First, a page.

Good morning everyone,
Today we are presenting new proposals for completing Europe's Economic and Monetary Union.
Our Economic and Monetary Union is more resilient now than it was before the crisis, but it is not yet complete. A more integrated, resilient and performing euro area would bring further stability and prosperity to all Europeans.
We have had almost three years of intensive discussions on various aspects of deepening the EMU. Now it is time to decide. The June leaders' Summit should take a position on key proposals, in particular on Banking Union and the ESM, which were identified as short term priorities. Last week's agreement on the banking package paves the way for further progress on banking union.
Today we deliver two measures to further strengthen the EMU – namely the Reform Support Programme, and the European Investment Stabilization Function.
The two measures are complementary. By incentivising reforms at the national level and stabilising public investment during downturns, both proposals will reinforce the resilience of individual economies and the euro area as a whole. Our end goal is to achieve better living and social standards for all Europeans. This is what matters at the end of the day.
Let me focus on the Reform Support Programme.
Structural reforms are fundamental to modernise our economies, strengthen their resilience, and foster convergence within and across the Member States.
Through the European Semester we see that the implementation of reforms has been uneven across Member States and policy areas. Major reforms are complex and often have high political cost. Experience shows that they bear fruit, but it is also true that it takes time for their benefits to be felt. As a consequence, many necessary reform efforts may be delayed, abandoned or even reversed.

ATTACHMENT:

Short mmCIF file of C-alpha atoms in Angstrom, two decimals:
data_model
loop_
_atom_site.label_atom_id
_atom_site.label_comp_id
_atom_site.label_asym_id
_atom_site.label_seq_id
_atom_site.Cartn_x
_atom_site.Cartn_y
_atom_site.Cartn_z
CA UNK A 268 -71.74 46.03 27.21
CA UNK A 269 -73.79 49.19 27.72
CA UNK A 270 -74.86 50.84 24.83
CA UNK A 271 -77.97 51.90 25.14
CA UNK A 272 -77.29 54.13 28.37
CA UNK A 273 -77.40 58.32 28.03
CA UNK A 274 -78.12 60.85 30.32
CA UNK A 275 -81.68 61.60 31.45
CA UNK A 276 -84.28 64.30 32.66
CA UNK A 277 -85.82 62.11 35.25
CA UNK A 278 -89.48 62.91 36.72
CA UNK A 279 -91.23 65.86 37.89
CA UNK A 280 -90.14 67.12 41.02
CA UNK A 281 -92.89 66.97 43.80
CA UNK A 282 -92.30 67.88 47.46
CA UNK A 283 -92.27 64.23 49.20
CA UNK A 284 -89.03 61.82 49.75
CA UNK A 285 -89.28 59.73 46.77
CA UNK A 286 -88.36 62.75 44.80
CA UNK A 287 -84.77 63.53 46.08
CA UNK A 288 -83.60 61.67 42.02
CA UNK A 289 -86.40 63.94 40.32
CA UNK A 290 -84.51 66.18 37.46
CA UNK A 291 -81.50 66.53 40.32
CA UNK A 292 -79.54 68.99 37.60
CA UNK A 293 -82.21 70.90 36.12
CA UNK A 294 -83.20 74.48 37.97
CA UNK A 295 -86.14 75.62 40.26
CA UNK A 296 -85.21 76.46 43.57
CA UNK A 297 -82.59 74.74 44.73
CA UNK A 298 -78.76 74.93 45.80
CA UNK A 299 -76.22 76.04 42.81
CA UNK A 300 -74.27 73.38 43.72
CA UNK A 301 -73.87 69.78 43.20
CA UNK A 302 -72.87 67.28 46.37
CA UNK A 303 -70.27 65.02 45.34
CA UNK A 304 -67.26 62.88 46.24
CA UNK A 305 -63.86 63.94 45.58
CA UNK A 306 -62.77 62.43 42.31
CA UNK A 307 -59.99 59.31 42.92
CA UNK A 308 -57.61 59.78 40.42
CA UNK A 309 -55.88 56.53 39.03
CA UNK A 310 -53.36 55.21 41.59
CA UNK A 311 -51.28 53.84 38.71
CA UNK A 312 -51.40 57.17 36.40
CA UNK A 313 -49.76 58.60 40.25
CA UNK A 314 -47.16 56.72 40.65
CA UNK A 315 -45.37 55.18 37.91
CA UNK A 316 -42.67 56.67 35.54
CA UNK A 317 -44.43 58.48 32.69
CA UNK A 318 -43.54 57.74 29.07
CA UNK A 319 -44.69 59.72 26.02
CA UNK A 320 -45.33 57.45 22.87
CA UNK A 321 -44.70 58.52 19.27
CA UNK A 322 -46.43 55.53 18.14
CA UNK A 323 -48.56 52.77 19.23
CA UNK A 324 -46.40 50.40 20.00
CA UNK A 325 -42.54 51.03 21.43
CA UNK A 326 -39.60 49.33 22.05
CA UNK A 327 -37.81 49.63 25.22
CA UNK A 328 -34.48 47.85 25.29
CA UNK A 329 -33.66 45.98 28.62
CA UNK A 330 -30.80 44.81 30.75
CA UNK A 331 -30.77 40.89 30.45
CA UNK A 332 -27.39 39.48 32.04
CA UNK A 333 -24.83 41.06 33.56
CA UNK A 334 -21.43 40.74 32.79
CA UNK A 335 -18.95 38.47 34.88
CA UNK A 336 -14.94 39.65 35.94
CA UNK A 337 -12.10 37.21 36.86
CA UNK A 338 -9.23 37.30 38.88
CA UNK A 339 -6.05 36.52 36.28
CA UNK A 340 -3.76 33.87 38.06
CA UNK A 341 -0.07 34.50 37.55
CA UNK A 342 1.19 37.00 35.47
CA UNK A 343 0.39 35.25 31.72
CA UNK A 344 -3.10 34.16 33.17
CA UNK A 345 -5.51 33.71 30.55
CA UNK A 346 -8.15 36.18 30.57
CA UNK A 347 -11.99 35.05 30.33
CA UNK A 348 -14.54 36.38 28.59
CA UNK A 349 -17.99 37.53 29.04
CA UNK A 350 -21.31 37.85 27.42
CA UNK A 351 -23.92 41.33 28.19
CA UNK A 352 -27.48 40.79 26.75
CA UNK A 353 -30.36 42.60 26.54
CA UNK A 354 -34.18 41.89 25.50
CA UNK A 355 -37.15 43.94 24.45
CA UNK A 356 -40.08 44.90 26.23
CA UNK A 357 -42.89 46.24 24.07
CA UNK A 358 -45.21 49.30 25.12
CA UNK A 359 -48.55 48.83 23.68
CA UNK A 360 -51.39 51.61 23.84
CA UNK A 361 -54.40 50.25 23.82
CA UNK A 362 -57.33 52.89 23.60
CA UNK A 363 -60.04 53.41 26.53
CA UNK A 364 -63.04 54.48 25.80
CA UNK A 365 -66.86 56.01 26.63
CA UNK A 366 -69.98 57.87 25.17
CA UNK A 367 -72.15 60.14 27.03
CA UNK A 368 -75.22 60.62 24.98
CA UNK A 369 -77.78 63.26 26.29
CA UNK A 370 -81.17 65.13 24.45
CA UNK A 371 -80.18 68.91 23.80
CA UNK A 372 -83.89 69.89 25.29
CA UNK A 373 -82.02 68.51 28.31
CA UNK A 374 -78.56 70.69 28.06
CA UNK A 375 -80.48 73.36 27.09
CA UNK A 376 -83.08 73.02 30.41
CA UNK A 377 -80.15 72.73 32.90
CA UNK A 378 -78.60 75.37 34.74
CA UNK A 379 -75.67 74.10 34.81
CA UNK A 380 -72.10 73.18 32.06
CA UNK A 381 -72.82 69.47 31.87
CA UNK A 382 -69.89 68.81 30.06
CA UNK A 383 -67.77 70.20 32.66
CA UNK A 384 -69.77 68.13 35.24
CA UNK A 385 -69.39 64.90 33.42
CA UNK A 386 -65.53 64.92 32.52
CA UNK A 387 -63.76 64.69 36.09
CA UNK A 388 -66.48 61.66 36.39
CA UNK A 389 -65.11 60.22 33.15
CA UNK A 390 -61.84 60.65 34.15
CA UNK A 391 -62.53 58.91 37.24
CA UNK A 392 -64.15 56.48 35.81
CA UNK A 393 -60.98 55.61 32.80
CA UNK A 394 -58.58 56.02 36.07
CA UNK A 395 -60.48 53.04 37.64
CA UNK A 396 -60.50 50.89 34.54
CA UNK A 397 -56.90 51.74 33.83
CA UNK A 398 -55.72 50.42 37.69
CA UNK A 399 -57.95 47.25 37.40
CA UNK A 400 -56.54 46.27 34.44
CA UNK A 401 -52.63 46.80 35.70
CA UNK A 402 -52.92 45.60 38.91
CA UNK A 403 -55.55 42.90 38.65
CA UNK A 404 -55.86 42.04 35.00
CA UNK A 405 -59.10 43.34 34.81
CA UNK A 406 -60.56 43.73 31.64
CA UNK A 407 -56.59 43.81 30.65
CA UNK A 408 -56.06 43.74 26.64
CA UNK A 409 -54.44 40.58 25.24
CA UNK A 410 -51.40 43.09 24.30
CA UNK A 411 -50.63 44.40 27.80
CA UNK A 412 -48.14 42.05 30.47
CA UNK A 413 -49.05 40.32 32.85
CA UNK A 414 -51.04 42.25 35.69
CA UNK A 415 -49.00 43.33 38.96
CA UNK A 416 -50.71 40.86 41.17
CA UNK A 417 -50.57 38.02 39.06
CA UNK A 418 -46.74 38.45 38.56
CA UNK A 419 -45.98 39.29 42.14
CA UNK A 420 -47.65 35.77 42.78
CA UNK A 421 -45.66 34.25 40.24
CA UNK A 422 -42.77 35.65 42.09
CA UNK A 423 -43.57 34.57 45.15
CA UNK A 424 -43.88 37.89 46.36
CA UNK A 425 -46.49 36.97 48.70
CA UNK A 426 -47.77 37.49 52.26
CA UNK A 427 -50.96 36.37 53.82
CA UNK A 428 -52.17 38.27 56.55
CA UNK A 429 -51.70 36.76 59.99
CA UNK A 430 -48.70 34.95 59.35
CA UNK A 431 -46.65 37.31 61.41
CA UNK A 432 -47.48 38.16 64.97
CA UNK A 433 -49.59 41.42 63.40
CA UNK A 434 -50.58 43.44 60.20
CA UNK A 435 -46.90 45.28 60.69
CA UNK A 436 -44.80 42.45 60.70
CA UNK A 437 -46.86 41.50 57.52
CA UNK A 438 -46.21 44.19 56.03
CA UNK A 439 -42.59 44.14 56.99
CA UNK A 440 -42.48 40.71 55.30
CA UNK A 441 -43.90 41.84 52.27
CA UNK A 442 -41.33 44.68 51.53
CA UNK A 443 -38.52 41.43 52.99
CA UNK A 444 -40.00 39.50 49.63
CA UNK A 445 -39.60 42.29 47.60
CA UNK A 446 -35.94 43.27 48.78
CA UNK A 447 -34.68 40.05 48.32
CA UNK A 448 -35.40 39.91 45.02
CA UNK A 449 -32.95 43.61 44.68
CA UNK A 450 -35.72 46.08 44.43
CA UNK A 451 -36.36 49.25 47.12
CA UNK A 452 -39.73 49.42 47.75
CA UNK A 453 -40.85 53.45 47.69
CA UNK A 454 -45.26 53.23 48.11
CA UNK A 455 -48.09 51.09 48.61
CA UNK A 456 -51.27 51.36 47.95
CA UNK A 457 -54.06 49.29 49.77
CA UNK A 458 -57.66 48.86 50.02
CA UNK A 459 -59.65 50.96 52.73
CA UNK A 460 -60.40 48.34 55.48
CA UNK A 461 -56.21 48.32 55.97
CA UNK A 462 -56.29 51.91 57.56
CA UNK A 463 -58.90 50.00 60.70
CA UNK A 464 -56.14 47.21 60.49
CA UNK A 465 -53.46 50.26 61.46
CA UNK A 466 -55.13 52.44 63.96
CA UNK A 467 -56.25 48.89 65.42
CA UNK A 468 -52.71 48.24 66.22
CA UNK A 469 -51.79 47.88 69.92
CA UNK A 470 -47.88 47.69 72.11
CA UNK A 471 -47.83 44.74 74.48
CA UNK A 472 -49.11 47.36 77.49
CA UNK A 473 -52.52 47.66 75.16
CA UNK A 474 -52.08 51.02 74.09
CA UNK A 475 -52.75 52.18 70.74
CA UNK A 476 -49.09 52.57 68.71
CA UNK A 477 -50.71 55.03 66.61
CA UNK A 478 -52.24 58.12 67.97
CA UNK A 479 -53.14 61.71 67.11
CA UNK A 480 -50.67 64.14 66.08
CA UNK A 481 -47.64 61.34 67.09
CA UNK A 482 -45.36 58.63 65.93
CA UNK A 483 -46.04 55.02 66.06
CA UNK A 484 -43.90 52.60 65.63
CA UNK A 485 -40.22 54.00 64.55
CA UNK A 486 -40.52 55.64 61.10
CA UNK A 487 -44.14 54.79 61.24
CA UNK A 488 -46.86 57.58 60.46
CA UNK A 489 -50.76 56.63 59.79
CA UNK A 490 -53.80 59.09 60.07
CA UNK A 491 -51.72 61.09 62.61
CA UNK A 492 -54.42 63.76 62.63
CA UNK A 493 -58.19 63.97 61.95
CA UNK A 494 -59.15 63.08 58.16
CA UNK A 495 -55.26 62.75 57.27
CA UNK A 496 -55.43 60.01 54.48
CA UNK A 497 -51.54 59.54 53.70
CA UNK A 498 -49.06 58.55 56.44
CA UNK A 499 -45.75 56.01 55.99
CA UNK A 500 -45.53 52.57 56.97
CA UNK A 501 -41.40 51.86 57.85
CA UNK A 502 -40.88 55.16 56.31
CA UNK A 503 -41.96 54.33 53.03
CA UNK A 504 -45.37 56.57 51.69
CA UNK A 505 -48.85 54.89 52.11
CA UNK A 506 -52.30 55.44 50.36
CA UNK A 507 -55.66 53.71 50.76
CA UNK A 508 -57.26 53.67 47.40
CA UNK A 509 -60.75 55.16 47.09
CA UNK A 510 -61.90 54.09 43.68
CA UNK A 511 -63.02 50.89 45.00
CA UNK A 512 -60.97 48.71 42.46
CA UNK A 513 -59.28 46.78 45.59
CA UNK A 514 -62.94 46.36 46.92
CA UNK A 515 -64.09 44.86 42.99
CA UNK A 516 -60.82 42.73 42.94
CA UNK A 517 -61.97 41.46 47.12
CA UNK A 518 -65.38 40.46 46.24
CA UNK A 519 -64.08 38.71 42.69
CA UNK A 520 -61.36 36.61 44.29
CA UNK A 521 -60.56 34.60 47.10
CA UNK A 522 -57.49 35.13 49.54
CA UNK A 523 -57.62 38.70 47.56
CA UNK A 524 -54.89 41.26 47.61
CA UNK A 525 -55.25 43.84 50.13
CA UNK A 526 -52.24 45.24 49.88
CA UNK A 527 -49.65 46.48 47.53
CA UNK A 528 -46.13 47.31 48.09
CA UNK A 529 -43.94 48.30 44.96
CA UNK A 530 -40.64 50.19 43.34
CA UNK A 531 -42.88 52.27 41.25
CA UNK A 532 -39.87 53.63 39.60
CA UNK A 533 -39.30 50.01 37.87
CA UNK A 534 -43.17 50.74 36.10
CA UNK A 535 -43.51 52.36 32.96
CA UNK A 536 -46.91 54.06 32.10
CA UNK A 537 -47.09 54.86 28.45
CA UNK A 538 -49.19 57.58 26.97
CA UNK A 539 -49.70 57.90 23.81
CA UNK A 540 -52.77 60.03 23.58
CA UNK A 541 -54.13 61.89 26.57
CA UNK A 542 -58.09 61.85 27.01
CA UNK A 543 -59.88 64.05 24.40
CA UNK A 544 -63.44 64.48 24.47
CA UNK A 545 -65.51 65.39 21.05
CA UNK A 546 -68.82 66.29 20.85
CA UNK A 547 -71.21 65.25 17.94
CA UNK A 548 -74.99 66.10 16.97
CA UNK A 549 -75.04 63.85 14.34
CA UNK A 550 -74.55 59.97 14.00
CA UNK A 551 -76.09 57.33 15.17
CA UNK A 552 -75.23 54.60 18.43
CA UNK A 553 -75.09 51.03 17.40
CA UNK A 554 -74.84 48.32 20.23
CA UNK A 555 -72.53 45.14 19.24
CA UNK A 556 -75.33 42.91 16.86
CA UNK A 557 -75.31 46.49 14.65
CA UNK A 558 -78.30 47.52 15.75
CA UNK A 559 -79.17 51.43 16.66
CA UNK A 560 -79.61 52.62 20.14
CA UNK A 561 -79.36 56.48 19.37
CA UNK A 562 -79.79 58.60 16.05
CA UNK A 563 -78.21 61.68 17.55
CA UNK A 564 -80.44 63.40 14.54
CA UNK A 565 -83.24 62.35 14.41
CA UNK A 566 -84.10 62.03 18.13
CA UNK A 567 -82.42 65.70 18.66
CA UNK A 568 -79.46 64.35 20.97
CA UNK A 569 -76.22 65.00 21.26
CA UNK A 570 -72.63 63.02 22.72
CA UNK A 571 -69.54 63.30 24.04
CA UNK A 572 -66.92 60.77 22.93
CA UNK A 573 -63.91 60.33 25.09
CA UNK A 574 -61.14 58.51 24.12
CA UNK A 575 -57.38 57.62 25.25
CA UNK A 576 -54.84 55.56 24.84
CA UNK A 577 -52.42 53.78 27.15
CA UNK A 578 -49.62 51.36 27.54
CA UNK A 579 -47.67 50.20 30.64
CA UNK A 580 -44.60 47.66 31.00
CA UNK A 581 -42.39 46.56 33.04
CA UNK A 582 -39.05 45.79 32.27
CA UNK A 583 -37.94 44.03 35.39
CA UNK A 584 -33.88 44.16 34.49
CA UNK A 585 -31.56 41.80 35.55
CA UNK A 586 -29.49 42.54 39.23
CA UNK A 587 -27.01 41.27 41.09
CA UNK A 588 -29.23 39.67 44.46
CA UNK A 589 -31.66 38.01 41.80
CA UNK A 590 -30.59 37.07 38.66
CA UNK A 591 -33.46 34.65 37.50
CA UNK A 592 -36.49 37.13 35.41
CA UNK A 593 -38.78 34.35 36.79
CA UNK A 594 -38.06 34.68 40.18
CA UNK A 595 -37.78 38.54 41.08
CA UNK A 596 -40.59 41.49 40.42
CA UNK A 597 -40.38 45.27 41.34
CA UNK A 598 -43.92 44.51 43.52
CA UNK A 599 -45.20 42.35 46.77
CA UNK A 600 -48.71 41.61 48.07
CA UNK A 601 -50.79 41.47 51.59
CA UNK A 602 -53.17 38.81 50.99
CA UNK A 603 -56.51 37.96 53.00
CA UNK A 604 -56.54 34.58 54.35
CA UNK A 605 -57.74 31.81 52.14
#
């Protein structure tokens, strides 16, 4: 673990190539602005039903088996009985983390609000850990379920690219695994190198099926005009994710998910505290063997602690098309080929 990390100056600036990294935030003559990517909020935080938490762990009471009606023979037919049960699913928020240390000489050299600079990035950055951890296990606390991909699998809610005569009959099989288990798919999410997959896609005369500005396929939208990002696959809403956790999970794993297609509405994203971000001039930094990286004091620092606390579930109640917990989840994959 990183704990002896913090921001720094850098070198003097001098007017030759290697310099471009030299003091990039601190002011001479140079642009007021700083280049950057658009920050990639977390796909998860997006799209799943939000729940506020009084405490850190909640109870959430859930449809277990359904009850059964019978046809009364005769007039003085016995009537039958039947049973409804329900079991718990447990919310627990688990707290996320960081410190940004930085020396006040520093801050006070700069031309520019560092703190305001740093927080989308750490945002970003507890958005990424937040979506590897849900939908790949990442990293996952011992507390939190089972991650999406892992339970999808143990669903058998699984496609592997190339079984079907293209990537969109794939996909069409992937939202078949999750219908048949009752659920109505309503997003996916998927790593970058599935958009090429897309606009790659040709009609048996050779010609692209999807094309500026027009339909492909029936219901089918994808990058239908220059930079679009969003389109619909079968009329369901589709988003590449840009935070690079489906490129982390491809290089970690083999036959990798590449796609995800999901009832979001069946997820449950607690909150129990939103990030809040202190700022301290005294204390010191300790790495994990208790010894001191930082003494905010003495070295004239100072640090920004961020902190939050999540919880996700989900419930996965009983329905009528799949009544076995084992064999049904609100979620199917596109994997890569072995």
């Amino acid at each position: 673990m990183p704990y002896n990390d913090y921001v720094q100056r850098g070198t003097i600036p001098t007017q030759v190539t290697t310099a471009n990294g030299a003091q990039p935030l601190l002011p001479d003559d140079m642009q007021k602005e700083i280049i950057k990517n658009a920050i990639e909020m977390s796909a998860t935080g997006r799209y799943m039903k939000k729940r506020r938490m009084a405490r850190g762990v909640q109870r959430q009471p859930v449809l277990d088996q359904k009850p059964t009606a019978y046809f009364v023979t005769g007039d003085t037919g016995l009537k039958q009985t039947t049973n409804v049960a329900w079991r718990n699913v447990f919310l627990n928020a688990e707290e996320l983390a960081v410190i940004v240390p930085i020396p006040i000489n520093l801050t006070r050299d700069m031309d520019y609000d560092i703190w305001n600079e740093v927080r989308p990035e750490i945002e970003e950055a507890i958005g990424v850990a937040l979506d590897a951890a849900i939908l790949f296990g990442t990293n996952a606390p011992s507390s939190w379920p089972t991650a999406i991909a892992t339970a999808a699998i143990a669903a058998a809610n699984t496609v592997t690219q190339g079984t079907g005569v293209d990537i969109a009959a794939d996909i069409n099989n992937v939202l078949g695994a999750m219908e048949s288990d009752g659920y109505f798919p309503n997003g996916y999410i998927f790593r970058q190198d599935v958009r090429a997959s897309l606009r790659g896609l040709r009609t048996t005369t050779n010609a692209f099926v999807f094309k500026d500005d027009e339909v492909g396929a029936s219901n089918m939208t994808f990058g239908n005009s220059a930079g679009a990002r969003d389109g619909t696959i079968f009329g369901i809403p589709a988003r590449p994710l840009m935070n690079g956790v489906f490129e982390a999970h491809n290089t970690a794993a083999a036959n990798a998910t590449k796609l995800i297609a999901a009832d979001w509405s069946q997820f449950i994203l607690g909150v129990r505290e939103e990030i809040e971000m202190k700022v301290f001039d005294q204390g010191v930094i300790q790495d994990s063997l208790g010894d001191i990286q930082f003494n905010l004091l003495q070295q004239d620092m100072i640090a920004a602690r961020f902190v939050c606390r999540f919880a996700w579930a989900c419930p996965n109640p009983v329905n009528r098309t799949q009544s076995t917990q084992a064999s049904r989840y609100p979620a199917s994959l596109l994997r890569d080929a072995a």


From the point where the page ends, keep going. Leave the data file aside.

The Reform Support Programme is designed exactly to strengthen the incentives for reforms. It will offer financial and technical support, upon request by Member States and without any co-financing needed from Member States.
The programme will first and foremost support and incentivise reforms identified under the European Semester, in particular in the Country Specific Recommendations and under the macroeconomic imbalances procedure.
The programme will be open to all EU Member States. We are also proposing a dedicated instrument for the non-euro area members that take demonstrable steps towards joining the euro. By demonstrable steps we mean concrete plans set out by the authorities, with a precise calendar.
There will be three tools under the Reform Support Programme with a total budget of 25 billion euro:
First, there is the Reform Delivery Tool, which will offer financial support to the Member State upon implementation of agreed reforms. The Reform Delivery Tool will mobilise the bulk of the budget – 22 billion euro out of as I said 25 billion in total. At first, we will set this financial support according to geographical allocations, but any subsequent rounds will be competitive. There will be only one single payment at the end once all commitments have been successfully implemented. As such, there are both strong incentives to prepare and implement multiannual reform programmes, and robust safeguards against moral hazard.
Second, the Programme will continue to provide technical support for the design and implementation of reforms in Member States. Here we are reinforcing something which already works well. The demand for such tailor-made reform support currently exceeds our budgetary capacity for that, so we are offering additional financing.
And third, we also propose a dedicated Convergence Facility, which will offer financial and technical support for those non-euro Member States that take concrete steps to adopt the euro. We have stated clearly that the euro area should remain open and welcoming to new members. It is important that we accompany those who are ready to work hard to join the Euro Area
Now let me now pass floor to Pierre who will explain the European Investment Stabilisation Function.